Critics’ Picks

Ohad Matalon, An Unseen Land or It Is All Gone in Reality, 2009–2010, photographic projection, dimensions variable.

Ohad Matalon, An Unseen Land or It Is All Gone in Reality, 2009–2010, photographic projection, dimensions variable.

Tel Aviv

Ohad Matalon

Contemporary by Golconda
117 Herzl Street
March 11–April 17, 2010

Unlike the usual photography exhibition, where primly mounted images passively await the viewer’s gaze, Ohad Matalon’s latest show makes the unwitting visitor part of the installation. Ten giant projections of photographic negatives overlaid on positives become metaphoric passageways into ten different locales chosen by the artist from an ever-growing bank. The photographs—which were taken in countries including Israel, Jordan, Taiwan, Germany, and Austria—present a variety of uninhabited landscapes, and the featured locations are rotated every few days.

In a departure from the ubiquitous color prints of his earlier works, Matalon constructs a complex spatial environment where the darkness of the vast gallery, the white noise of the projectors, and the glow of the positives all work together. The unframed projections are often “framed” compositionally (as in The School and Emanuel, all works 2009–2010), which compels the viewer to relate to them through space, and not just as optics.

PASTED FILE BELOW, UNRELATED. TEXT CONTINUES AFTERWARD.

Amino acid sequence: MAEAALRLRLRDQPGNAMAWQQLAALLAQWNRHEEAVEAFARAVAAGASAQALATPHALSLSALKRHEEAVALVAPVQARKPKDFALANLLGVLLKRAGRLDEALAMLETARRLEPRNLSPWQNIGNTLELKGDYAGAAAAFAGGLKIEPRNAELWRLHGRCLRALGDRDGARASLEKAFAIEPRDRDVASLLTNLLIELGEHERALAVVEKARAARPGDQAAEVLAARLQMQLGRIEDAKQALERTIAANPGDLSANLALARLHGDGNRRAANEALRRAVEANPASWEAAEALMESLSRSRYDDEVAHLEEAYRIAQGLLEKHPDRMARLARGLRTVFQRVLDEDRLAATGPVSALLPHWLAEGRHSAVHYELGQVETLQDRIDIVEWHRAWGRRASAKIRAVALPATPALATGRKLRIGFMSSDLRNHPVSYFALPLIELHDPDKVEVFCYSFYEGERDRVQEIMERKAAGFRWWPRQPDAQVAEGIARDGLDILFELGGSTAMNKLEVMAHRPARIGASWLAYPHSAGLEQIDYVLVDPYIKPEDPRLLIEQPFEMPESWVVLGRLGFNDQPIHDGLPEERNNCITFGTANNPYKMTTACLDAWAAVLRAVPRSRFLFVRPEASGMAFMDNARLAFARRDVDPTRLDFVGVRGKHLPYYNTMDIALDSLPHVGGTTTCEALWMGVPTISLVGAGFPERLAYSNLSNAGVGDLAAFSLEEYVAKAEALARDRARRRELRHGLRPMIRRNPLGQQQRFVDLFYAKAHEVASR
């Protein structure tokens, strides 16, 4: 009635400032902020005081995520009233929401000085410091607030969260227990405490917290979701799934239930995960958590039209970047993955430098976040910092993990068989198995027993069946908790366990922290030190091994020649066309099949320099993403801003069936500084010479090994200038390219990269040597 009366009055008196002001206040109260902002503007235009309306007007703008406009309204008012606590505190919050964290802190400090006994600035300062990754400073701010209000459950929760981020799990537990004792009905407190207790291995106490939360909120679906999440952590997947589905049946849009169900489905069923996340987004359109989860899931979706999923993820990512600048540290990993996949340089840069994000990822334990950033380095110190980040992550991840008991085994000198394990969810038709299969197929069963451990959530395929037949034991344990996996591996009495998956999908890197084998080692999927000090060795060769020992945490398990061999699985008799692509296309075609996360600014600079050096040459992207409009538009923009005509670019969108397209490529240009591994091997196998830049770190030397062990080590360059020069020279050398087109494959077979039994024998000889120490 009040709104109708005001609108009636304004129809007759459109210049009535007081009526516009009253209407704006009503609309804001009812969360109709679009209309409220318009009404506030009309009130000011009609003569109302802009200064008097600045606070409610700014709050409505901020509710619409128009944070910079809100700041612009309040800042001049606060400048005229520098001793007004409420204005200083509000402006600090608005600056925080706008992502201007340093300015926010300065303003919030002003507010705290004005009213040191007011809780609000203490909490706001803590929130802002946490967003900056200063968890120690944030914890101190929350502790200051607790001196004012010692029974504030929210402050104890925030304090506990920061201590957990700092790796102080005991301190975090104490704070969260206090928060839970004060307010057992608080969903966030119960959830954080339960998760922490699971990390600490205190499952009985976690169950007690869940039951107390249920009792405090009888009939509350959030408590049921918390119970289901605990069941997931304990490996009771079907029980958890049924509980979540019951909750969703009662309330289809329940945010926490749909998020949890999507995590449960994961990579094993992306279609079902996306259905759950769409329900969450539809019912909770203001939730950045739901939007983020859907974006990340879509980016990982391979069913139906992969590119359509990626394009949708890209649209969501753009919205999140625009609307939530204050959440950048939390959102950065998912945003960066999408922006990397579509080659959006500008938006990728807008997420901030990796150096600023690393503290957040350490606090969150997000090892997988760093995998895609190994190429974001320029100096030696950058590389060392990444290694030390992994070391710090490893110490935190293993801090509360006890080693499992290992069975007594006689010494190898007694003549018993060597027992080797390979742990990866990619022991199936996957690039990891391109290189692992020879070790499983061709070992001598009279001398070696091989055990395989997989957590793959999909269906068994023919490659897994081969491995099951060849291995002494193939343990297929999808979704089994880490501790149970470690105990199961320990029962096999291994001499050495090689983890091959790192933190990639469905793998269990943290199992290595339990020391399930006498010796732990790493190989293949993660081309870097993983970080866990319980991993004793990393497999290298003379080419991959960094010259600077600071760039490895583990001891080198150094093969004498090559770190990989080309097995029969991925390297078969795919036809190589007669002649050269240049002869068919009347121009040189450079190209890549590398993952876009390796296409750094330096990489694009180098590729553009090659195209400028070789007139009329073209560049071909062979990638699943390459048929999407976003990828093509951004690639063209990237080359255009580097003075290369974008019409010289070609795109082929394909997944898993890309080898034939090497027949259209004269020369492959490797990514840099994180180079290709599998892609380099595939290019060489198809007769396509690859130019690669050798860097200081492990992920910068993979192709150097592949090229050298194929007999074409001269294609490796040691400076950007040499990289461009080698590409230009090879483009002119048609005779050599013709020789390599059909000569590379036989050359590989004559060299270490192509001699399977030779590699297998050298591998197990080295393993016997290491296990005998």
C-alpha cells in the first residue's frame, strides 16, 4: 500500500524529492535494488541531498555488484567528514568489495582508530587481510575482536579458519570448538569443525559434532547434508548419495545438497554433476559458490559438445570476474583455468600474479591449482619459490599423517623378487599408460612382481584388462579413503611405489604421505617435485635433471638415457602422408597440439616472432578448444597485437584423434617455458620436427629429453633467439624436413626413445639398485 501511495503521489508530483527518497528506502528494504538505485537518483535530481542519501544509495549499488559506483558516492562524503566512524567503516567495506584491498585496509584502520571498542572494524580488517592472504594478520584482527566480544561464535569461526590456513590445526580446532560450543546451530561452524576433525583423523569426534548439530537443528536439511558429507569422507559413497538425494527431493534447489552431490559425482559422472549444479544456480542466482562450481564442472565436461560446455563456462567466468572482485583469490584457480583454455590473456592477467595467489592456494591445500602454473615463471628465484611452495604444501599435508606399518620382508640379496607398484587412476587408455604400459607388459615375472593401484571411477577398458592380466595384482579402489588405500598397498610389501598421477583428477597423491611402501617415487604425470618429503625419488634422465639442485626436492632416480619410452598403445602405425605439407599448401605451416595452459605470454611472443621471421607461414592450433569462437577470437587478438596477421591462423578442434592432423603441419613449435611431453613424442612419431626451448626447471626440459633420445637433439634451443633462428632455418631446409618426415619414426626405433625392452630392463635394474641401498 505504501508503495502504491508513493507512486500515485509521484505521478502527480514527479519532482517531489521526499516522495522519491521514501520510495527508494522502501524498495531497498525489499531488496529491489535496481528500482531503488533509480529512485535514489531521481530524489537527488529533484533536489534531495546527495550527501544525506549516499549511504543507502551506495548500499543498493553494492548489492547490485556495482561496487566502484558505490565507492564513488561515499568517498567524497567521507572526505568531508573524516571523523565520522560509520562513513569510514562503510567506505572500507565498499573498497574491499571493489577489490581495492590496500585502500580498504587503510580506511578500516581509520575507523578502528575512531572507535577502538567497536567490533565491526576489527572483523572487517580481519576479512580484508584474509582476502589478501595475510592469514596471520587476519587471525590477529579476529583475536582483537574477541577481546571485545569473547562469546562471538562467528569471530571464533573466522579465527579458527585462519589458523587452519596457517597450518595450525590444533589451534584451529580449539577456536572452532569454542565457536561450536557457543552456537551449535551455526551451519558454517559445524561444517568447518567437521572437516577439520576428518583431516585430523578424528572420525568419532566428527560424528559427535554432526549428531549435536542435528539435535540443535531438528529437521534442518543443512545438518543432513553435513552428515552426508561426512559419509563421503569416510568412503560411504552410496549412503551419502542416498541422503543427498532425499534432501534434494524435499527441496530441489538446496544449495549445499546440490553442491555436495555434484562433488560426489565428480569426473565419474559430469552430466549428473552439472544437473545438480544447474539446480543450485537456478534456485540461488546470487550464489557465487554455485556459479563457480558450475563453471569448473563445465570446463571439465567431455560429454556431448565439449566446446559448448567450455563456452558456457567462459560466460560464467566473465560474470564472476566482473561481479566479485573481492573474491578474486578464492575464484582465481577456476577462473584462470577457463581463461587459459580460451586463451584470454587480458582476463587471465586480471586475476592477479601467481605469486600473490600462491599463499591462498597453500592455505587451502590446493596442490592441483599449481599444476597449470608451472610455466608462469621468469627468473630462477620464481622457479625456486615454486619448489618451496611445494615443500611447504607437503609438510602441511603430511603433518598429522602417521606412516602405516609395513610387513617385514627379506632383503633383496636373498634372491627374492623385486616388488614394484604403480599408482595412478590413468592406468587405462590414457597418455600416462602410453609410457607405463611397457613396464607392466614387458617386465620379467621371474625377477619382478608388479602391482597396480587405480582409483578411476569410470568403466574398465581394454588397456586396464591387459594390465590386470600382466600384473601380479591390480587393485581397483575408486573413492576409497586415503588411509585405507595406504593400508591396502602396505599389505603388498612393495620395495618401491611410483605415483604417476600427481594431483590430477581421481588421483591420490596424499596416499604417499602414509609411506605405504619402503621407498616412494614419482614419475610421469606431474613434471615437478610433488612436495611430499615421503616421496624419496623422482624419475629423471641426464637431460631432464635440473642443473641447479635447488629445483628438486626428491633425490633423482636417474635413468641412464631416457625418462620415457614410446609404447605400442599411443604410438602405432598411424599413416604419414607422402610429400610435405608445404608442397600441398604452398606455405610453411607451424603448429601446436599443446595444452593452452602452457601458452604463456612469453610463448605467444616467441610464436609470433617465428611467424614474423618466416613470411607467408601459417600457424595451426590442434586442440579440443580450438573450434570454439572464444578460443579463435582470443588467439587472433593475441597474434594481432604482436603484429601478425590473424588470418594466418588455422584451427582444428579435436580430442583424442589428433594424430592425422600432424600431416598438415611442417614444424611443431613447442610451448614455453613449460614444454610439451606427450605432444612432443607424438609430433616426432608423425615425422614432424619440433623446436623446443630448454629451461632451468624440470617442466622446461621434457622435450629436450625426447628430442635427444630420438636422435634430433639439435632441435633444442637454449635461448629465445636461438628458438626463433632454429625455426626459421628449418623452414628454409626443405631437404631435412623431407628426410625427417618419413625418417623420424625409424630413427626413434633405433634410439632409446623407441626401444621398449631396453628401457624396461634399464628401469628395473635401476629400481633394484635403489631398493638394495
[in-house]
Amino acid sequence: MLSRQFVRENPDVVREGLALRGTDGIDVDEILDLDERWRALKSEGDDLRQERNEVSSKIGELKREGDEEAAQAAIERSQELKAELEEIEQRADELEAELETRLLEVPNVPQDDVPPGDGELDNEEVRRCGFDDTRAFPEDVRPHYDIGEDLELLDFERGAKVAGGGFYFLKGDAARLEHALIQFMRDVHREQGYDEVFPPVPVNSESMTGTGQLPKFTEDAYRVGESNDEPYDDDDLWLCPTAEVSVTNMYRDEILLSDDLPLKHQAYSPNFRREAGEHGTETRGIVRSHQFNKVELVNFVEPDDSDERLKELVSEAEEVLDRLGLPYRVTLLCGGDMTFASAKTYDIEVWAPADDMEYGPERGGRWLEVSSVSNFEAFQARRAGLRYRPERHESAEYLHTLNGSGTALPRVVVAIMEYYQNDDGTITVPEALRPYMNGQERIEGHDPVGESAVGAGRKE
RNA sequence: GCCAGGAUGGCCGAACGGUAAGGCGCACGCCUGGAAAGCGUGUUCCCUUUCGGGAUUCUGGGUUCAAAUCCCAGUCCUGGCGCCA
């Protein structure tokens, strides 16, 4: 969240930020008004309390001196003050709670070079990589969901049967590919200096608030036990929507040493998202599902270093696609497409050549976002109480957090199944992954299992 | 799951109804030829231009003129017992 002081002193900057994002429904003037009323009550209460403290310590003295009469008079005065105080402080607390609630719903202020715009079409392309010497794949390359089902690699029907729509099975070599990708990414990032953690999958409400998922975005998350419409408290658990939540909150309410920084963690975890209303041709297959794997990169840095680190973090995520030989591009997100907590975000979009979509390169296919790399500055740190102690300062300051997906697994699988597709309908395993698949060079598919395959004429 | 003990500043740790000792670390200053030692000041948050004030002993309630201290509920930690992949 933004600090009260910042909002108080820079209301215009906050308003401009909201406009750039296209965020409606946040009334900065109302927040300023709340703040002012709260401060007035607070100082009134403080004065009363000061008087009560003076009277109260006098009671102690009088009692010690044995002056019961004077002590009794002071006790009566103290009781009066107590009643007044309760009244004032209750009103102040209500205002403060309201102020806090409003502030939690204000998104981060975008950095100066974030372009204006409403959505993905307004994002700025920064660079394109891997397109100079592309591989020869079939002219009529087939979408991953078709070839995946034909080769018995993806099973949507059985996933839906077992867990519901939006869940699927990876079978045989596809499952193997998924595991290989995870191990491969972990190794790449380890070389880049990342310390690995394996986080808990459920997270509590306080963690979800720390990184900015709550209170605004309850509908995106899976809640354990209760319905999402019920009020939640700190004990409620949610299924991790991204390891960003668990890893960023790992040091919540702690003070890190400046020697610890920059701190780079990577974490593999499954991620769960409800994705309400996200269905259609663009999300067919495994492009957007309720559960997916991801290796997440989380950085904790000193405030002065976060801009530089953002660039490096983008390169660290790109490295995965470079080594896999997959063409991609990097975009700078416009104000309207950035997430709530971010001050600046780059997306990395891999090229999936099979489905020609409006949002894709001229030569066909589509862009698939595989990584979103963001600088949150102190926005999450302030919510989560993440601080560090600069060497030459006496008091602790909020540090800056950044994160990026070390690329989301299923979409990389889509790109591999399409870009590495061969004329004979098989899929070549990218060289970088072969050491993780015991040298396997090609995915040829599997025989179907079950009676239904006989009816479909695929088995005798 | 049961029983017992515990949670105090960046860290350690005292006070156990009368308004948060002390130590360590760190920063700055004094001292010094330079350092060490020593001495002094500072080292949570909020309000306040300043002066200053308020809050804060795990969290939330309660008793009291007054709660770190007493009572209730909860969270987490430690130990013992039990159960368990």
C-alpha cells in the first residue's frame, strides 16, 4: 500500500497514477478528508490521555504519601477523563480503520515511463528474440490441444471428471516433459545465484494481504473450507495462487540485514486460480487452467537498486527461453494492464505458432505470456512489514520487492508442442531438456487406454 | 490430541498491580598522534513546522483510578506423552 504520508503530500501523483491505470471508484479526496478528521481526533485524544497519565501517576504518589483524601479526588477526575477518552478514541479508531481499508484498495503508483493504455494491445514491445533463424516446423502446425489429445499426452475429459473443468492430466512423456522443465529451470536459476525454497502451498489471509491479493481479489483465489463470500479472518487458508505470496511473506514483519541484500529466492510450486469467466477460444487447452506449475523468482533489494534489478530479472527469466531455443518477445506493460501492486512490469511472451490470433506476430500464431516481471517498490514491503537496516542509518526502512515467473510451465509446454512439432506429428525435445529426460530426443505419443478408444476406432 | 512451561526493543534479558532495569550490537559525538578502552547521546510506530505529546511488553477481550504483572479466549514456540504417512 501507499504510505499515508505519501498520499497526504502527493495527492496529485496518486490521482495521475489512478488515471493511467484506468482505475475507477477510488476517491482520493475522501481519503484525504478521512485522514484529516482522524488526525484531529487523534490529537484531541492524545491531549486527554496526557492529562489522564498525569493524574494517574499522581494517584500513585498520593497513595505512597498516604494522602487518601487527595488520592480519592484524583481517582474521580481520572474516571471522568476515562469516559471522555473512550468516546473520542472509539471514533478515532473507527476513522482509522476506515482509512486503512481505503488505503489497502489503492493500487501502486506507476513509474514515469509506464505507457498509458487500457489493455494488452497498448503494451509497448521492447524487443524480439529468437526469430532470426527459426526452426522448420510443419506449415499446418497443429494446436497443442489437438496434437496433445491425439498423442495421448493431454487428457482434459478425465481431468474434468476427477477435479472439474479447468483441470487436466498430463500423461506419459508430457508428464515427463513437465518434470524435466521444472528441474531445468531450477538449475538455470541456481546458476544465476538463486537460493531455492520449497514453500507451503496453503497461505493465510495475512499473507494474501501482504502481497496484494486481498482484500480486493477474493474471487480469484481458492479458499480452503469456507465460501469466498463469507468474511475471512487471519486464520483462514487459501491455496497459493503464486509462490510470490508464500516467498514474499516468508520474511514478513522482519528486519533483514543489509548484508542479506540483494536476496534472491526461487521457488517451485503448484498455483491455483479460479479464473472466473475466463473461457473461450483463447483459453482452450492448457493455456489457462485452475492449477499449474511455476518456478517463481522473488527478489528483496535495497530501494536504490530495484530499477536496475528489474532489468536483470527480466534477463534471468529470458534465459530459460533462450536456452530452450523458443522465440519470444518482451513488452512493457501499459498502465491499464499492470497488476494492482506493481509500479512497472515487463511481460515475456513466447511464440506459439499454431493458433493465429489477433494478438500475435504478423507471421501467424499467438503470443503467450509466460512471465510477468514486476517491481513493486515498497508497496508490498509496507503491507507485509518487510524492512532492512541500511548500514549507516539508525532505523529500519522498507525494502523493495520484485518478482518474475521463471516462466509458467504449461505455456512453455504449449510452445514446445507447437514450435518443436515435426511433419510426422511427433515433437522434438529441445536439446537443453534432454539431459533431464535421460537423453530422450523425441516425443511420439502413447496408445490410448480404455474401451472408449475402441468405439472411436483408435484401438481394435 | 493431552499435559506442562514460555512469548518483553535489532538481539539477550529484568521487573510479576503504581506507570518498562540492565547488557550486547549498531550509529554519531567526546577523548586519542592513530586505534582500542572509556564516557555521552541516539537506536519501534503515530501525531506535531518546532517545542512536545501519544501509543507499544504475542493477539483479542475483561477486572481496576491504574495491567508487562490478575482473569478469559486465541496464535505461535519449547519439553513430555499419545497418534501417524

Yet for all the gravitas, Matalon cannot conceal his innate sense of humor. An Unseen Land or It Is All Gone in Reality shows a weather-beaten piece of kitschy wallpaper that depicts an idyllic mountain landscape complete with an impossibly picturesque lake in the foreground. The foliage of the trees on the left of the image is punctuated by a floor mop that leans against the wall, its droopy twines duplicating the downward turn of the three branches behind it. There is just enough space in the image to show the ledge of the ground in front of the wall, positioning the viewer in the ambiguous zone of a double-photographed and most likely double-Photoshopped landscape. Having dispensed with conventional photographic factuality, Matalon eschews conventional photographic stillness as he (temporarily) repopulates his landscapes with the visitors of the exhibition.